"I could not resist selling it to Dr. Emmett at his figure."
"What is the document worth now?"
"I suppose about $25,000. In a few years it would be of almost priceless value in the hands of a private collector. No one can tell how much. In twenty years some wealthy man might have been very willing to pay $50,000 or even more. Copies of the Declaration of Independence in the handwriting of Thomas Jefferson are not to be found every day."
The Declaration has found a resting place in the Lenox Library collection. The four foolscap pages were taken by Dr. Emmett and he had them handsomely inlaid by Trent.
The historic papers which Dr. Emmett collected were sold to the Lennox Library for a very large sum of money, and the Declaration was the most highly valued document.
Mrs. Danforth, the wife of Elliot Danforth, is also a bibliographer. Mrs. Danforth is the only woman in the United States who possesses a complete set of the original autographs of the signers of the Declaration of Independence. There are about twenty-five complete sets in existence. Mr. Danforth has one set and his wife another. A set of these autographs was sold a few years ago for $4,650.
In speaking of his Revolutionary collection, Mr. Danforth said:
"I have a very fine collection of autographs of famous Generals who fought in the Revolution. Among them are thos of Gen. Washington, Richard Montgomery, 'Mad Anthony' Wayne, Nathaniel Green, the two Clintons, James and George; Schuyler, Knox, Putnam, Gates, and many others. I have sets of autograph letters and documents of the famous Republican Convention of 1754 and the Stamp Act Congress of 1765. I have a set of autographs of members of the Continental Congress from 1774 to 1789, with Presidents, Vice Presidents, United States Senators from New York. I have a set of the autographs of signers of the Articles of Confederation, the members of the Federal Convention, the Hartford Convention, and the Convention to frame the Constitution of the United States of 1787."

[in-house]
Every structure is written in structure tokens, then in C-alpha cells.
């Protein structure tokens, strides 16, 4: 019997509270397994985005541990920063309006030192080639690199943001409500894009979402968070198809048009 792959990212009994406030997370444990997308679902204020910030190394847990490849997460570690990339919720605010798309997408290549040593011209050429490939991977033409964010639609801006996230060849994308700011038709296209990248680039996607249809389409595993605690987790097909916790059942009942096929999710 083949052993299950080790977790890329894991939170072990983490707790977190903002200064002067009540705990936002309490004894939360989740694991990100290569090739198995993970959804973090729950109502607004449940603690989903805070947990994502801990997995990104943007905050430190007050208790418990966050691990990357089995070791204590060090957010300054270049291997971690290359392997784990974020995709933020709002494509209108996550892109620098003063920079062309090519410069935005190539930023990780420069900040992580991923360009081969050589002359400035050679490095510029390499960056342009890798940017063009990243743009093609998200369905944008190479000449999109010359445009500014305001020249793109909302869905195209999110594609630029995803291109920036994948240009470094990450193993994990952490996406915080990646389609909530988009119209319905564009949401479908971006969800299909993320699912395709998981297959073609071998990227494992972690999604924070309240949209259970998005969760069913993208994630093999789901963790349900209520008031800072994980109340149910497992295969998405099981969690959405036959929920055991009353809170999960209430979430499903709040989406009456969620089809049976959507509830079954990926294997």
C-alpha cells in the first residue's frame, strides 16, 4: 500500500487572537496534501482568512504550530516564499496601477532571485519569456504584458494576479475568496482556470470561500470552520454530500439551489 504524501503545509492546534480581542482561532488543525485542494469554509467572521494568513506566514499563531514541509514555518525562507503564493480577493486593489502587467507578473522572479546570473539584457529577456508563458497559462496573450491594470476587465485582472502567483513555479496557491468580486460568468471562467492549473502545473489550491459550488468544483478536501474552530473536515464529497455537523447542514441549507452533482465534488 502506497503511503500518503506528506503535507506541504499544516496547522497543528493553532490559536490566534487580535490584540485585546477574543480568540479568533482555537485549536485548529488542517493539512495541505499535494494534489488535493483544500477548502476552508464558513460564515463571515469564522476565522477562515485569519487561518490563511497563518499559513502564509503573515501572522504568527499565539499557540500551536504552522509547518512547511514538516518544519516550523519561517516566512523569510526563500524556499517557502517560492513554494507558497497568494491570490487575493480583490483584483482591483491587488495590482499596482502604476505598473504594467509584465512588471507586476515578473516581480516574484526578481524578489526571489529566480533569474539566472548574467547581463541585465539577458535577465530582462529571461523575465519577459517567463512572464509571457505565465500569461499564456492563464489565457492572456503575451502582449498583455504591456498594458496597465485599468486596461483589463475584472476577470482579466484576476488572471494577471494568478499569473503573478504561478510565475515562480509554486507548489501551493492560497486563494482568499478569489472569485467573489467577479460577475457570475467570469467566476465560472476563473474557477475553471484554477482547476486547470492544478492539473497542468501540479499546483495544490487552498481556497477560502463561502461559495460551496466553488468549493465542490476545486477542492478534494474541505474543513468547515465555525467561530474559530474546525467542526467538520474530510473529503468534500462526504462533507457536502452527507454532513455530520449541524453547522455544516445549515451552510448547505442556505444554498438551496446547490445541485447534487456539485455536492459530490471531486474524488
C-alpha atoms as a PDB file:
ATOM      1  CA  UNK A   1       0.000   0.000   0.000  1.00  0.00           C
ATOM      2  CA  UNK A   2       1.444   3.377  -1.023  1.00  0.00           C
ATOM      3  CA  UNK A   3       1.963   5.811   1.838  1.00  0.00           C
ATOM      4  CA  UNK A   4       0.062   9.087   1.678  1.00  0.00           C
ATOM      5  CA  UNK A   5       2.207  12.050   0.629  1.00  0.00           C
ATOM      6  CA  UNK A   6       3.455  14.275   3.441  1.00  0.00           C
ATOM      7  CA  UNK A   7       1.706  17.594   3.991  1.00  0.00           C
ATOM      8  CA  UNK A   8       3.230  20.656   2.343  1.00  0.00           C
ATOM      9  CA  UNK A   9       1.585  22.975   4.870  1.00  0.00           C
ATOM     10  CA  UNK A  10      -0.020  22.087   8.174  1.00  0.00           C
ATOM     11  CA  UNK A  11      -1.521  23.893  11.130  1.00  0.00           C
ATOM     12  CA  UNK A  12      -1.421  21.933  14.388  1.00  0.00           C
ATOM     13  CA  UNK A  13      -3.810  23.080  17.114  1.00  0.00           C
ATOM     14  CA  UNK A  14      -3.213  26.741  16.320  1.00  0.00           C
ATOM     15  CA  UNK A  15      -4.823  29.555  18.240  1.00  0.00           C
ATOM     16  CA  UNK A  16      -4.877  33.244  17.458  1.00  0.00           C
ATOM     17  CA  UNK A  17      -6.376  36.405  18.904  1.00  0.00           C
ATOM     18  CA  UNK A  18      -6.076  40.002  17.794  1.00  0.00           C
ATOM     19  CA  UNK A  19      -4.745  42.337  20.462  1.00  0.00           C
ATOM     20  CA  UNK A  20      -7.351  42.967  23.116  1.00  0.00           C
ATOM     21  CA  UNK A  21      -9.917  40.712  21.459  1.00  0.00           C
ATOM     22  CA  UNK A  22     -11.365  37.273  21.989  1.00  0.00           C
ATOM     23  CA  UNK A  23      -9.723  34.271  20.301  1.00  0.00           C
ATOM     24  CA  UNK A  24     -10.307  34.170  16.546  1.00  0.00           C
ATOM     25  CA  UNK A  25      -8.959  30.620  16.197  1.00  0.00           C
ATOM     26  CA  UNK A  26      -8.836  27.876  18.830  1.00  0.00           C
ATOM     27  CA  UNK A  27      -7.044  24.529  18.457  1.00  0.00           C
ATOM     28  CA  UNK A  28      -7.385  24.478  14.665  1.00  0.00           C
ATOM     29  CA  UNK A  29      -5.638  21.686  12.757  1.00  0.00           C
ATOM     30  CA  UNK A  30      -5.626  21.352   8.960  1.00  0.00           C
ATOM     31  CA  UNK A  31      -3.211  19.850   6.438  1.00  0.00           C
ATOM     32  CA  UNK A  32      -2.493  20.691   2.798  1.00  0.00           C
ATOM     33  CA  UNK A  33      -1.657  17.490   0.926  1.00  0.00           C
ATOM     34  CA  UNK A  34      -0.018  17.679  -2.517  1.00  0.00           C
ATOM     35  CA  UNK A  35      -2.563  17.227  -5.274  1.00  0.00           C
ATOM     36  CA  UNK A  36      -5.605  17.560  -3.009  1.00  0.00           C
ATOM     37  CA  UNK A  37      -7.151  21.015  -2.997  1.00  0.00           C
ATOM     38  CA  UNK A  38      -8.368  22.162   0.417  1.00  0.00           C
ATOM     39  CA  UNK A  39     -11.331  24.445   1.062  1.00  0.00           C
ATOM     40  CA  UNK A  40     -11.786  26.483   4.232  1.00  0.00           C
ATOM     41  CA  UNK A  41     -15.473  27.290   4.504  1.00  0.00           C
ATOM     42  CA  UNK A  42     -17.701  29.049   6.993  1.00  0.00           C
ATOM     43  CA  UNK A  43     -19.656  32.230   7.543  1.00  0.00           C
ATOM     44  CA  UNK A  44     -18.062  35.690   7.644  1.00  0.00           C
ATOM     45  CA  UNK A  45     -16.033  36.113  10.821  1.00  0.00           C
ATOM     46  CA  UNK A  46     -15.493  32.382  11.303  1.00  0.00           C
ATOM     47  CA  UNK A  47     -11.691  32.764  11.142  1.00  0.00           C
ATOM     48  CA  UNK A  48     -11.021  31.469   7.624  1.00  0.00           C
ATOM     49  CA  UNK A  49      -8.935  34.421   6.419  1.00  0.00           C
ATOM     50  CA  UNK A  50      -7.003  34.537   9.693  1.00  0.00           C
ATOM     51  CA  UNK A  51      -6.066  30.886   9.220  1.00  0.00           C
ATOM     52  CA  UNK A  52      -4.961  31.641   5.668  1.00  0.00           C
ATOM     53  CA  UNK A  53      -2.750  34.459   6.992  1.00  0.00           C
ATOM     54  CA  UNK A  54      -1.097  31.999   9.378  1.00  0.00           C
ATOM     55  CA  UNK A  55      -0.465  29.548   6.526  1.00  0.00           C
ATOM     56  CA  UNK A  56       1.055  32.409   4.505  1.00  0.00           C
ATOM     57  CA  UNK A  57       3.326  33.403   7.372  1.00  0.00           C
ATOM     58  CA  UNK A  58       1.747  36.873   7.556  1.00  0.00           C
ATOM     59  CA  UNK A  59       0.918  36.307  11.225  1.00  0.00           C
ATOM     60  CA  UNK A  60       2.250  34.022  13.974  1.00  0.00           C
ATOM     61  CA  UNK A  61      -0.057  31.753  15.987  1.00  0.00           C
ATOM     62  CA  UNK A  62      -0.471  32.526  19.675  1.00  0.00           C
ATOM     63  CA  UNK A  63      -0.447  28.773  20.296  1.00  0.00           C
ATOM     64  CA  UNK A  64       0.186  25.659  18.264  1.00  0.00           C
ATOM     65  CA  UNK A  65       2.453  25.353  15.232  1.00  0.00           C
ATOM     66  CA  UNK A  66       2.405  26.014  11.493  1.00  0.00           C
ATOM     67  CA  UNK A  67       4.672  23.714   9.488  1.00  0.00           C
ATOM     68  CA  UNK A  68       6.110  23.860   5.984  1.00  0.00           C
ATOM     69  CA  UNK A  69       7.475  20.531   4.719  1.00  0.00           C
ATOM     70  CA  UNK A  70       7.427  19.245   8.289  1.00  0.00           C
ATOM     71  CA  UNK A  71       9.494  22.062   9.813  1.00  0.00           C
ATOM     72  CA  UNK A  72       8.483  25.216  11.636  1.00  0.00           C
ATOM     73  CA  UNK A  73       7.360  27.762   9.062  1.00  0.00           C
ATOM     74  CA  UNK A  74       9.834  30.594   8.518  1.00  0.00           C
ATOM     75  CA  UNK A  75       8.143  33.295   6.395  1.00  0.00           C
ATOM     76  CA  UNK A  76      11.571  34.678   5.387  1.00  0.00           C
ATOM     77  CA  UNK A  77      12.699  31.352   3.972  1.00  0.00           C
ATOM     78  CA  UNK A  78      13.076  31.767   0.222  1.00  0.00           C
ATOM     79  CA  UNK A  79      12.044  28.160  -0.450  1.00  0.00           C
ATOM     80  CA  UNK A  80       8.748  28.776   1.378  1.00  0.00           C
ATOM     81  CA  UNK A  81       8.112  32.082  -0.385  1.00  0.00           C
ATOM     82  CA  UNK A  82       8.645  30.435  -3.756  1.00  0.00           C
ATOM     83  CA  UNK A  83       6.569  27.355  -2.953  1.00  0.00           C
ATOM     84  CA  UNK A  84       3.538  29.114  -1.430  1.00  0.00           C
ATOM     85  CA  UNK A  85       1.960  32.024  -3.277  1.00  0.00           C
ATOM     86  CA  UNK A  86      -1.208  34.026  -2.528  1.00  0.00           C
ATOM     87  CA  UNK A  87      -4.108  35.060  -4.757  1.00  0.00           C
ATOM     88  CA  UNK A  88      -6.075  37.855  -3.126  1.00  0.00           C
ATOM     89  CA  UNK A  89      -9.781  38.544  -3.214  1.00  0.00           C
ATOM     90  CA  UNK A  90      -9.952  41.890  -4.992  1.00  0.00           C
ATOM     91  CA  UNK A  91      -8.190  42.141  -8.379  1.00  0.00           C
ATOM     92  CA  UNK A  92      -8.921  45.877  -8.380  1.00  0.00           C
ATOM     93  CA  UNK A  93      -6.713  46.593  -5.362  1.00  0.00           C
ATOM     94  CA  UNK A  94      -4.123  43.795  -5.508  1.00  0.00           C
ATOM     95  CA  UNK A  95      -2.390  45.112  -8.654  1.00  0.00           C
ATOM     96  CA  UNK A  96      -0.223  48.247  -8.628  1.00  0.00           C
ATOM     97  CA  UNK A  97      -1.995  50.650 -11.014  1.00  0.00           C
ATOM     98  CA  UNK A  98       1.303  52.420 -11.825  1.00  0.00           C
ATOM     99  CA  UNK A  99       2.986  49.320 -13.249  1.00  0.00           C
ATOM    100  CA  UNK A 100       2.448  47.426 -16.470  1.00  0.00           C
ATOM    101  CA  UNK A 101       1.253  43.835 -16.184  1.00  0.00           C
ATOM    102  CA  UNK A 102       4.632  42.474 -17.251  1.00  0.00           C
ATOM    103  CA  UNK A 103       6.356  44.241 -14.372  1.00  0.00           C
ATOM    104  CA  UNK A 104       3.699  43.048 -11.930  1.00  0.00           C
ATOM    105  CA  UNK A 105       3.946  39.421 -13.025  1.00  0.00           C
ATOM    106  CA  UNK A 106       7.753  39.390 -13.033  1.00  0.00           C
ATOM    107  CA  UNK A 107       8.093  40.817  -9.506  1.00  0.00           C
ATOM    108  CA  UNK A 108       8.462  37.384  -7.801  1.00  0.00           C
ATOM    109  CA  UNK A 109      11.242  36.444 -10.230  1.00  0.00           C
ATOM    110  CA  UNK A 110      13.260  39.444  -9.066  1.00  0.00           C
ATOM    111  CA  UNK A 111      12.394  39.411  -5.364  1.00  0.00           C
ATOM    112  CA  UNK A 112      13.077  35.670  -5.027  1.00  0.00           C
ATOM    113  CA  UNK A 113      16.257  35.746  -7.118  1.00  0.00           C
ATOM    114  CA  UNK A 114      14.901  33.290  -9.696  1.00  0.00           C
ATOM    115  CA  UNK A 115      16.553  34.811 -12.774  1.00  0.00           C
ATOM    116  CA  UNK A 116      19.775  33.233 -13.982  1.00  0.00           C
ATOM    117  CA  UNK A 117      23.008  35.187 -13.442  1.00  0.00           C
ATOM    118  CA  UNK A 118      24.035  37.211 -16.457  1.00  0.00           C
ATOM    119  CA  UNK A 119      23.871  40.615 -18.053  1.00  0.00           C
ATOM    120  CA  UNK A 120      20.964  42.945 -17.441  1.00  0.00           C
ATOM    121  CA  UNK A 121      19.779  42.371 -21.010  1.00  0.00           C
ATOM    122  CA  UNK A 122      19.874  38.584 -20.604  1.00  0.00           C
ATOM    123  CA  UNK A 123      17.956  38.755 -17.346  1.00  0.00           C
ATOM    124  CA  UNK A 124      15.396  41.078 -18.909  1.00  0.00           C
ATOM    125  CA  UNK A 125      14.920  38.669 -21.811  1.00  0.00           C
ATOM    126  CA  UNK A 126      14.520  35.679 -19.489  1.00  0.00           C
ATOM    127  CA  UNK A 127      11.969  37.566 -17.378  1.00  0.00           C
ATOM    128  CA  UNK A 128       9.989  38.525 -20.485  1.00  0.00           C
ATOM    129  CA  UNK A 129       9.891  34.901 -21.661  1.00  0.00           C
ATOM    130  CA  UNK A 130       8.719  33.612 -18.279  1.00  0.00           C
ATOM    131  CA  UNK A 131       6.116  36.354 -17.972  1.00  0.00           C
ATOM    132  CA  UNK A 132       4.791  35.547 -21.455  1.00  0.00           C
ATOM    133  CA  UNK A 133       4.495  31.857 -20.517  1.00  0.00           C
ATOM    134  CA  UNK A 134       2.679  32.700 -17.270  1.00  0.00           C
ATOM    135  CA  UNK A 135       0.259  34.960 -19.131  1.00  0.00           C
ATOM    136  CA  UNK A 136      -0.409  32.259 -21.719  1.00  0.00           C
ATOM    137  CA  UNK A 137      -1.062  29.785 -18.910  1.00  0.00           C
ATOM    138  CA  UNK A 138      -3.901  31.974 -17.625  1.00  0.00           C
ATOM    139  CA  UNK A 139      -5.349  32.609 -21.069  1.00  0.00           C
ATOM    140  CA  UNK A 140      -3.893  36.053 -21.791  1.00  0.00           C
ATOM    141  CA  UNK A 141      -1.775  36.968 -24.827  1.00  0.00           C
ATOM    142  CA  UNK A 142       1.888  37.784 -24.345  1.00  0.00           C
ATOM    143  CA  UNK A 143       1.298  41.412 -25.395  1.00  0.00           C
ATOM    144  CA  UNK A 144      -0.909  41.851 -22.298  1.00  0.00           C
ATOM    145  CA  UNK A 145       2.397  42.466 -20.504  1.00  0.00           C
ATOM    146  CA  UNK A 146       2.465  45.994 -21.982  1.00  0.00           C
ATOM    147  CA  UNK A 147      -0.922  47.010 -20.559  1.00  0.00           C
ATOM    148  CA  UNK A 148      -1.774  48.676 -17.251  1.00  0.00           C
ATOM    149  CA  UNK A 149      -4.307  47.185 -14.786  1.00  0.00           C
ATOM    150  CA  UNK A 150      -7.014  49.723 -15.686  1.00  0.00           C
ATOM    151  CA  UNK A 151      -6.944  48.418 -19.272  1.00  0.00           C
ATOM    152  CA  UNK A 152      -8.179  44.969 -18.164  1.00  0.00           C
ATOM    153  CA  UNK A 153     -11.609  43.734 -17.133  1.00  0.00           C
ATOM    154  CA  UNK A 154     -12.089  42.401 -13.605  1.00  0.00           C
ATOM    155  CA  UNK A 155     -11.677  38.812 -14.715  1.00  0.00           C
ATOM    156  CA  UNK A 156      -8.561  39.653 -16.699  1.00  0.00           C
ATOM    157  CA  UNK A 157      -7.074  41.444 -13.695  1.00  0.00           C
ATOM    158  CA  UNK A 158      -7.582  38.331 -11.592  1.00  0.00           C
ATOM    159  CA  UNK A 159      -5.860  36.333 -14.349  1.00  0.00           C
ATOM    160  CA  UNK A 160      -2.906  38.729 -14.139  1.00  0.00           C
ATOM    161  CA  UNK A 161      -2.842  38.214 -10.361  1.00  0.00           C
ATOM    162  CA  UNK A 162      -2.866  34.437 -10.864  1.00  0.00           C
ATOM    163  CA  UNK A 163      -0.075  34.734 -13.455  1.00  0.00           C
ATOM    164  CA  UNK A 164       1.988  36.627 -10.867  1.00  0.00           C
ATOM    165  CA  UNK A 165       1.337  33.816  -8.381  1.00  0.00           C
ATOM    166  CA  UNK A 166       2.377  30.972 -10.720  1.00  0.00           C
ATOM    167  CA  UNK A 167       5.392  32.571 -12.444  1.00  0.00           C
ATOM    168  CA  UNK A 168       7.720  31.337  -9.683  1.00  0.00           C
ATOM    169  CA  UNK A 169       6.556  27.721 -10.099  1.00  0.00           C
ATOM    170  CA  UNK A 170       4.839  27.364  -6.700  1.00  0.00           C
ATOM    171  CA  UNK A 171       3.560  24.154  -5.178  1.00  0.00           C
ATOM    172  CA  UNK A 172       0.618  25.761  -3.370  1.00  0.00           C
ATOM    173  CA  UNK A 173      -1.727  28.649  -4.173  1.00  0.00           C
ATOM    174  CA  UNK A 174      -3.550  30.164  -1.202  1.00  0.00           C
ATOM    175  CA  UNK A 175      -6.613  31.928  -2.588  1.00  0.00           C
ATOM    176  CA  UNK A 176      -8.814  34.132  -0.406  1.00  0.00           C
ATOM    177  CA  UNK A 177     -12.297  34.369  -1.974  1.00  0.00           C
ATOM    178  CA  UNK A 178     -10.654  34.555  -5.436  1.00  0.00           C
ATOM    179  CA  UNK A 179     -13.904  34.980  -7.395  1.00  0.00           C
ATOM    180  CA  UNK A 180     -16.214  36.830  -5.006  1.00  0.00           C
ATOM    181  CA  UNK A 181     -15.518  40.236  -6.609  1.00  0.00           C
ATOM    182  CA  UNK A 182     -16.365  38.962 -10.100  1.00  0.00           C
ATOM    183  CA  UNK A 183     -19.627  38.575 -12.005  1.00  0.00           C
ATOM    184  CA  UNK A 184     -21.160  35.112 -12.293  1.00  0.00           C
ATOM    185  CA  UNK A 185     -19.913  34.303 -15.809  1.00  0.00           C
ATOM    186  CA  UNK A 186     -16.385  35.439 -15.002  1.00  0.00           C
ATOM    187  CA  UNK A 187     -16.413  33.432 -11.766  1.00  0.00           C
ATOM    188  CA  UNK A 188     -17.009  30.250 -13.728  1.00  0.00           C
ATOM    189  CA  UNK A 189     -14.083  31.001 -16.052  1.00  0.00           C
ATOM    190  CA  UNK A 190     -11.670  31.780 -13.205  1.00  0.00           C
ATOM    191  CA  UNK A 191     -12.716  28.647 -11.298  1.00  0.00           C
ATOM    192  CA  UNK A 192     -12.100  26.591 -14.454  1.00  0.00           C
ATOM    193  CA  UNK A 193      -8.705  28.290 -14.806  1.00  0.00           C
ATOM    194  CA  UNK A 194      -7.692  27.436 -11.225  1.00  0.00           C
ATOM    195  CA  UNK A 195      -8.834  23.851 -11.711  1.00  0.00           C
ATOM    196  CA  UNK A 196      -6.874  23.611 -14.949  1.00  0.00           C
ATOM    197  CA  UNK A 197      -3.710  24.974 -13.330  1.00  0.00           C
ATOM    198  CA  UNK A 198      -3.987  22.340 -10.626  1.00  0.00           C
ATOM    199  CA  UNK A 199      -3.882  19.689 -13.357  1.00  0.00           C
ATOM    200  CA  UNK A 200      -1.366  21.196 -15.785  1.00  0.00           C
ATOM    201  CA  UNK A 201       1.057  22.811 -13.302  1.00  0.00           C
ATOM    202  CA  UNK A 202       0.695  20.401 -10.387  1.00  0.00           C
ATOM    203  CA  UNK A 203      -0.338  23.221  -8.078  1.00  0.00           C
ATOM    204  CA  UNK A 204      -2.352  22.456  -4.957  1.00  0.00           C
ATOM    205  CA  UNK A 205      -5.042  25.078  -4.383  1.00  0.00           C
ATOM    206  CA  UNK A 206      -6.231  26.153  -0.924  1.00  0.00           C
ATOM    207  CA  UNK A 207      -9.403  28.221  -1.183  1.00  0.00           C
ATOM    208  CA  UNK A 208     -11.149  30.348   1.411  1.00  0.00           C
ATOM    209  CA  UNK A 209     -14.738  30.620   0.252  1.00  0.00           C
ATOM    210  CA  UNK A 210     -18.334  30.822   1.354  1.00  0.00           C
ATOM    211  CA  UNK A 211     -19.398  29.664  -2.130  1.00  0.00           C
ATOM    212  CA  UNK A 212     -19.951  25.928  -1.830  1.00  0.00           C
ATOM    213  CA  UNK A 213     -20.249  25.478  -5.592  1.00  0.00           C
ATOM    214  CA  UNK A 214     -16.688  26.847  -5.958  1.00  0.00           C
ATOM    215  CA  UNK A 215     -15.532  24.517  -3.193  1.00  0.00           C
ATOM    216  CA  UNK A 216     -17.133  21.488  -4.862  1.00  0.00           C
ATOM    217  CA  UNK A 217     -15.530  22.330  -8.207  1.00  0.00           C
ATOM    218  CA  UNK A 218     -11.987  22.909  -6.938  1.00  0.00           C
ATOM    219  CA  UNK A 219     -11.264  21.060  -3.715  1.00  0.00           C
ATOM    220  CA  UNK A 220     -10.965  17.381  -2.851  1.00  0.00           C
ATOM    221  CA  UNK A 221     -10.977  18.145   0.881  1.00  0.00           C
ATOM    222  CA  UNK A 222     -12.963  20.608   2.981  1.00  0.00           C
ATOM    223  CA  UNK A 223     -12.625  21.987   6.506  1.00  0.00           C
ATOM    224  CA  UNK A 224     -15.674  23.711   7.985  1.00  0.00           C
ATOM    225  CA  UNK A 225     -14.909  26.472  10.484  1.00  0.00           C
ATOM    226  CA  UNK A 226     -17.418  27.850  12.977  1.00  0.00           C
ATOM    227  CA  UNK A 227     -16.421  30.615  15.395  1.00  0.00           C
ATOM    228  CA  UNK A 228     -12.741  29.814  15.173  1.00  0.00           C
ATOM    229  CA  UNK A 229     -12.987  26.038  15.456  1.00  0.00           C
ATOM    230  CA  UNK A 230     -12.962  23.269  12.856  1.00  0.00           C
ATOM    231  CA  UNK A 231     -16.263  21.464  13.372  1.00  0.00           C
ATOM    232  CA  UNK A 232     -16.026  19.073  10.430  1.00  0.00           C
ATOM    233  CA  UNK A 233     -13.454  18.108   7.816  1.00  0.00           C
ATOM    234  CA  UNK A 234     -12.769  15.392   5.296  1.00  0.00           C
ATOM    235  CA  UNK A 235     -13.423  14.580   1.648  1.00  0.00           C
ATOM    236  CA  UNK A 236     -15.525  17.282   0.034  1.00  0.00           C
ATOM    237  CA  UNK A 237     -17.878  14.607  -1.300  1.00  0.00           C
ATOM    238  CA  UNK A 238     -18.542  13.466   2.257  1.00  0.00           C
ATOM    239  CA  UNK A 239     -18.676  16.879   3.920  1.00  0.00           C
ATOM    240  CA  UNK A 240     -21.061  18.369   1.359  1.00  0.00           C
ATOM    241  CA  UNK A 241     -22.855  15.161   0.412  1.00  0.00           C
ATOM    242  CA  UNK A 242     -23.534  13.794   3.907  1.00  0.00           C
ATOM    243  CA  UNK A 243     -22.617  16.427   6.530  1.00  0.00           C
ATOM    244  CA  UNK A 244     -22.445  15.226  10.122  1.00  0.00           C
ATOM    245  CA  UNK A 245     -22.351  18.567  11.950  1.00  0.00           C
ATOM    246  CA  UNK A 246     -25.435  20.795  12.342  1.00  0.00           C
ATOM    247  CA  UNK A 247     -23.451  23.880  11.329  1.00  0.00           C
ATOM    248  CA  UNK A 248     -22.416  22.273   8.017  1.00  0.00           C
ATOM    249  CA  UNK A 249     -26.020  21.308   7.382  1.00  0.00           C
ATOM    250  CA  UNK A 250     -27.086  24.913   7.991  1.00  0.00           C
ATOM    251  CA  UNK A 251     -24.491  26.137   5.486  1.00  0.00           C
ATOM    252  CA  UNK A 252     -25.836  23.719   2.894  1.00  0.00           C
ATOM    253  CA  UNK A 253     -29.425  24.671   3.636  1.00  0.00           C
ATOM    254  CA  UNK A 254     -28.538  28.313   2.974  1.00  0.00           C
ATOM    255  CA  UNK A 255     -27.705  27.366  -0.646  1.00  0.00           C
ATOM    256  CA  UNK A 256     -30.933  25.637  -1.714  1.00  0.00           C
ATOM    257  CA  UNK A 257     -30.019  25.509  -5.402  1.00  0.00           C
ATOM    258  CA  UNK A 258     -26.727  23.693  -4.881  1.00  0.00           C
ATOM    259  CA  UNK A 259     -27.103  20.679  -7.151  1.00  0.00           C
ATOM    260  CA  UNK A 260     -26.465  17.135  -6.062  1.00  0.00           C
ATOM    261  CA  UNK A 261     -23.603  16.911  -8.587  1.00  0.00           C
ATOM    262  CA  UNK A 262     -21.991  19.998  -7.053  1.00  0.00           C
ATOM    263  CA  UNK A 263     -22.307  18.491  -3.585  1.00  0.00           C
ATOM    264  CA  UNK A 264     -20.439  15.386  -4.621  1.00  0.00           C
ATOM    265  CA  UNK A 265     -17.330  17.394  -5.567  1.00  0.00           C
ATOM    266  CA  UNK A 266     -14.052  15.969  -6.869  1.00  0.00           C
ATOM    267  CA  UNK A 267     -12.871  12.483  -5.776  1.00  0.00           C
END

In Mr. Danforth's collection is the letter Gov. Pickens sent to Gen. Beauregard, ordering him to open fire on Fort Sumter the following morning.
The great value which may be attached to the autograph of a person unknown to fame, except as the signer of some old document, is shown by a story told by Mr. Danforth.
"I had a complete copy of the signers of the Declaration of Independence, and another set with the autograph of Button Gwinett of Georgia missing. I told Mrs. Danforth if she would purchase that autograph I would give her the balance of the set. Charles P. Greenough of Boston had the autograph needed, and Mrs. Danforth paid $650 for a very small slip of paper. It was not such a bad bargain, as she received for $650 a complete set. The last sale of such a set was for $4,650."
Among the other historic documents which Mr. Danforth possesses is a letter written by President Lincoln on war topics.